Computer Assisted Surgery

As a result, it should come as no surprise that computers will aid doctors, particularly in procedures requiring accuracy. Extensive research over the previous decade has resulted in the creation of the 'Navigation' system for application in a variety of medical domains, including joint replacement surgery.

Imagine being stranded in the middle of the desert with only a satellite phone to call for help. With the aid of your satellite phone and the global positioning system, you may communicate and precisely evaluate your position on the planet Earth (GPS). GPS works on the principle of tracking the location of the transmitter that communicates with the satellites. Satellites triangulate the signal source in order to establish its location. GPS is utilized in automobiles in most major cities across the world to navigate around congested highways. Today, the same principle is enabling surgeons in a variety of professions to enhance results and minimise the risk of problems caused by technical inadequacies. The application of navigation technology in the field of knee and hip replacement surgery has improved the already excellent outcomes of this procedure.

Mechanical engineering and medical expertise are used in joint replacement surgery. The most crucial part of knee and hip joint replacement surgery is restoring the leg's mechanical alignment. During surgery, the surgeon analyses the angle of deformity, the wear of the joint surfaces, the size of damaged or diseased bones, and the state of the ligaments that provide joint stability. Until recently, the surgeon had to perform everything manually, with human error occasionally seeping in. If there is an imbalance in the positioning of the prosthetic joint components, they will wear out faster and fail sooner. Today, a well-done complete knee replacement with a high-quality prosthesis should last at least 12 to 15 years. The accuracy with which prosthetics are placed is likely to improve the results even further. Until this technology was available, surgeons had to rely on their psychomotor abilities, mechanical equipment, and their own judgement to insert prosthetic joint components.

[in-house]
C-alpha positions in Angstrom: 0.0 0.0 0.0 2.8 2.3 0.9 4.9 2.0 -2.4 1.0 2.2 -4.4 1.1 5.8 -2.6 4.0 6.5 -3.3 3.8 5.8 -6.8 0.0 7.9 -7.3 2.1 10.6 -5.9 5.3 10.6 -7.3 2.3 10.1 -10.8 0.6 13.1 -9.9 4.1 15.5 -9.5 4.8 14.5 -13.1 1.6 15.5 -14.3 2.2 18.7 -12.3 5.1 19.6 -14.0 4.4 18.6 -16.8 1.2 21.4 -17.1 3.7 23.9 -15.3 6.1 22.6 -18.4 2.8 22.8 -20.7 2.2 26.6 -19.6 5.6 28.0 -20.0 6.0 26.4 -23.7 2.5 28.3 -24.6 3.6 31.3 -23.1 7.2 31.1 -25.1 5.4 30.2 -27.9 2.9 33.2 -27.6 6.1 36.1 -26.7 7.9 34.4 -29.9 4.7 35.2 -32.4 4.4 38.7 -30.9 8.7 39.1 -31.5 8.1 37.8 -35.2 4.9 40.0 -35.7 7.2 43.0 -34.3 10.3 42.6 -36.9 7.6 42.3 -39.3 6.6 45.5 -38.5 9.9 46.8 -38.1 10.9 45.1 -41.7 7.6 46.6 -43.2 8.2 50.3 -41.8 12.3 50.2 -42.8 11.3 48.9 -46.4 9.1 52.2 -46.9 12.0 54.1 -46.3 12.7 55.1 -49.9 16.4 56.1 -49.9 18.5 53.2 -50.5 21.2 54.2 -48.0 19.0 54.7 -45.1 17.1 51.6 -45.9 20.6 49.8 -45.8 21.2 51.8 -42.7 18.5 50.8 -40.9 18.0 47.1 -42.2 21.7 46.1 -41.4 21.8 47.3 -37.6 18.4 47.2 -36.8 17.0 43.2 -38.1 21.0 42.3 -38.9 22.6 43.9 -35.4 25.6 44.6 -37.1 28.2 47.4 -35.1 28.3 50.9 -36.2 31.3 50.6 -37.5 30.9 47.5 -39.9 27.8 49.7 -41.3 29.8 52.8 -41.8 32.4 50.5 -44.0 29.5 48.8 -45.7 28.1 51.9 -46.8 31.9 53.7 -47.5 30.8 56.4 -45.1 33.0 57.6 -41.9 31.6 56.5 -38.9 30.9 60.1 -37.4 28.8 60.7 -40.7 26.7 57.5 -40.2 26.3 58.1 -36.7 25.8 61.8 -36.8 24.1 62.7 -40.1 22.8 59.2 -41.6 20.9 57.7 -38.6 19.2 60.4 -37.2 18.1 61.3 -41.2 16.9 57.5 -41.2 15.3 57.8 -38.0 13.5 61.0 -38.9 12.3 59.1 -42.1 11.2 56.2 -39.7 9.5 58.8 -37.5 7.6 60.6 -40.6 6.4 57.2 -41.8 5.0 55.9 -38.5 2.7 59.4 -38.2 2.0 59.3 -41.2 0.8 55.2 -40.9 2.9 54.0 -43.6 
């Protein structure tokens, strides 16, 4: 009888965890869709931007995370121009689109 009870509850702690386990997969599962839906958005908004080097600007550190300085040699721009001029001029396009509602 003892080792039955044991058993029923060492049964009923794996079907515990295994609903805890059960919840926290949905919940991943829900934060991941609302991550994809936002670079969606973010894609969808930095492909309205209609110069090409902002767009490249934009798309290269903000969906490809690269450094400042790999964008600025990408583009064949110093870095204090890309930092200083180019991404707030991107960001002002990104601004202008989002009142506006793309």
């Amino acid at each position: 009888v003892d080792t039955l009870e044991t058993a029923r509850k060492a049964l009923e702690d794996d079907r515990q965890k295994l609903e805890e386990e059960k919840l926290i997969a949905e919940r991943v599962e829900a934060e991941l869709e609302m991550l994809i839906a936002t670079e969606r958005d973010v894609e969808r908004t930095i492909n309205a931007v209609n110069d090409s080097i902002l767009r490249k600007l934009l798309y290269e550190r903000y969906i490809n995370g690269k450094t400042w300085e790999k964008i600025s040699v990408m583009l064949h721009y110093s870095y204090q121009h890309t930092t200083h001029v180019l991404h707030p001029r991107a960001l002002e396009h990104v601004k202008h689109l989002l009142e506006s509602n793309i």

Because it directs the surgeon through all of the procedures of surgery and even points out faults before they happen, the computer guided method is also known as 'Navigation.' It functions in the same way as a satellite does, detecting signals from automobiles, boats, and other vehicles fitted with tracking systems. As the surgeon moves a device into the patient's joint, the infrared camera determines its position, much like a GPS satellite, and then sends the information to a computer in the operating room. The computer then displays the instrument's direction and position.

The computer directs the route of the instruments so that the part is installed in the best possible place. It also aids in the adjustment of ligament tension, which is critical for achieving a stable joint with a wide range of motion. It consists of a computer console, a touch screen display, and a handful of infrared cameras that track the leg's and components' positions. Dedicated tools with reflective trackers are used to register anatomical landmarks and provide data to the computer during surgery. The computer creates a bone model that helps the surgeon through practically every stage of the procedure. The steps' precision has been enhanced to 0.5 degrees and one millimetre.

Aside from enhancing the precision of bone cuts, the computer also aids in the restoration of soft tissue balance, which is essential for achieving the desired outcomes.

The application of such technology provides a number of additional advantages. The surgical cut may be kept small with a smaller incision and restricted soft tissue dissection since the computer controls the exact bone cuts. Today, the majority of advancements in the area of joint replacement surgery are in what is known as "minimally invasive surgery" (MIS). Knee and hip replacement in nonobese people may now be done via a 10- to 12-centimeter incision. Techniques have emerged that reduce or totally eliminate muscle injury, allowing patients to recover faster after surgery. Patients can stand and walk as early as the third day following surgery and can be released from the hospital as soon as the fifth day. The minimally invasive operation is made even easier with computer-assisted navigation.